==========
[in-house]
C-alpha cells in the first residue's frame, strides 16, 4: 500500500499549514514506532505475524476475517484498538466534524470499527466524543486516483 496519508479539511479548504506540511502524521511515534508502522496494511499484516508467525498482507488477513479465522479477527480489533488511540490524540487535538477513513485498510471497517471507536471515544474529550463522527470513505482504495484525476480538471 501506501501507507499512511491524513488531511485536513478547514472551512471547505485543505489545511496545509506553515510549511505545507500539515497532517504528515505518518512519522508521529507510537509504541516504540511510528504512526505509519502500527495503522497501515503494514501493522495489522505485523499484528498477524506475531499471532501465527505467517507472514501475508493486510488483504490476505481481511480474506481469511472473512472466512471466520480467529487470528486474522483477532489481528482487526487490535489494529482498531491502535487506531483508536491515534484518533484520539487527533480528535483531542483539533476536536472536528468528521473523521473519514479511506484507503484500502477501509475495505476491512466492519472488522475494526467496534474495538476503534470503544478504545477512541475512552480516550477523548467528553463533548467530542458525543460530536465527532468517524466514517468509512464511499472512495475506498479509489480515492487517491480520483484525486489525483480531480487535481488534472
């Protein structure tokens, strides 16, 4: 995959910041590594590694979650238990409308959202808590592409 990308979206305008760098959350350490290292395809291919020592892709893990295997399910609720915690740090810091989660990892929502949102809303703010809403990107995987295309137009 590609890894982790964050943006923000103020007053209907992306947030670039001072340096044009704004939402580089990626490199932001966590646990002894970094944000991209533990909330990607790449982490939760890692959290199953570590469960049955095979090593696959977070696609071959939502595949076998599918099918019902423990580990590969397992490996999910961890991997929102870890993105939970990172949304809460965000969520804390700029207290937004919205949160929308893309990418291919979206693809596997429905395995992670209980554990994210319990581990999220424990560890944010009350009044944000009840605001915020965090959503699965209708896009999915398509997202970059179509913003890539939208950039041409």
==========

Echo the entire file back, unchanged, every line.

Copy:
[in-house]
C-alpha cells in the first residue's frame, strides 16, 4: 500500500499549514514506532505475524476475517484498538466534524470499527466524543486516483 496519508479539511479548504506540511502524521511515534508502522496494511499484516508467525498482507488477513479465522479477527480489533488511540490524540487535538477513513485498510471497517471507536471515544474529550463522527470513505482504495484525476480538471 501506501501507507499512511491524513488531511485536513478547514472551512471547505485543505489545511496545509506553515510549511505545507500539515497532517504528515505518518512519522508521529507510537509504541516504540511510528504512526505509519502500527495503522497501515503494514501493522495489522505485523499484528498477524506475531499471532501465527505467517507472514501475508493486510488483504490476505481481511480474506481469511472473512472466512471466520480467529487470528486474522483477532489481528482487526487490535489494529482498531491502535487506531483508536491515534484518533484520539487527533480528535483531542483539533476536536472536528468528521473523521473519514479511506484507503484500502477501509475495505476491512466492519472488522475494526467496534474495538476503534470503544478504545477512541475512552480516550477523548467528553463533548467530542458525543460530536465527532468517524466514517468509512464511499472512495475506498479509489480515492487517491480520483484525486489525483480531480487535481488534472
């Protein structure tokens, strides 16, 4: 995959910041590594590694979650238990409308959202808590592409 990308979206305008760098959350350490290292395809291919020592892709893990295997399910609720915690740090810091989660990892929502949102809303703010809403990107995987295309137009 590609890894982790964050943006923000103020007053209907992306947030670039001072340096044009704004939402580089990626490199932001966590646990002894970094944000991209533990909330990607790449982490939760890692959290199953570590469960049955095979090593696959977070696609071959939502595949076998599918099918019902423990580990590969397992490996999910961890991997929102870890993105939970990172949304809460965000969520804390700029207290937004919205949160929308893309990418291919979206693809596997429905395995992670209980554990994210319990581990999220424990560890944010009350009044944000009840605001915020965090959503699965209708896009999915398509997202970059179509913003890539939208950039041409």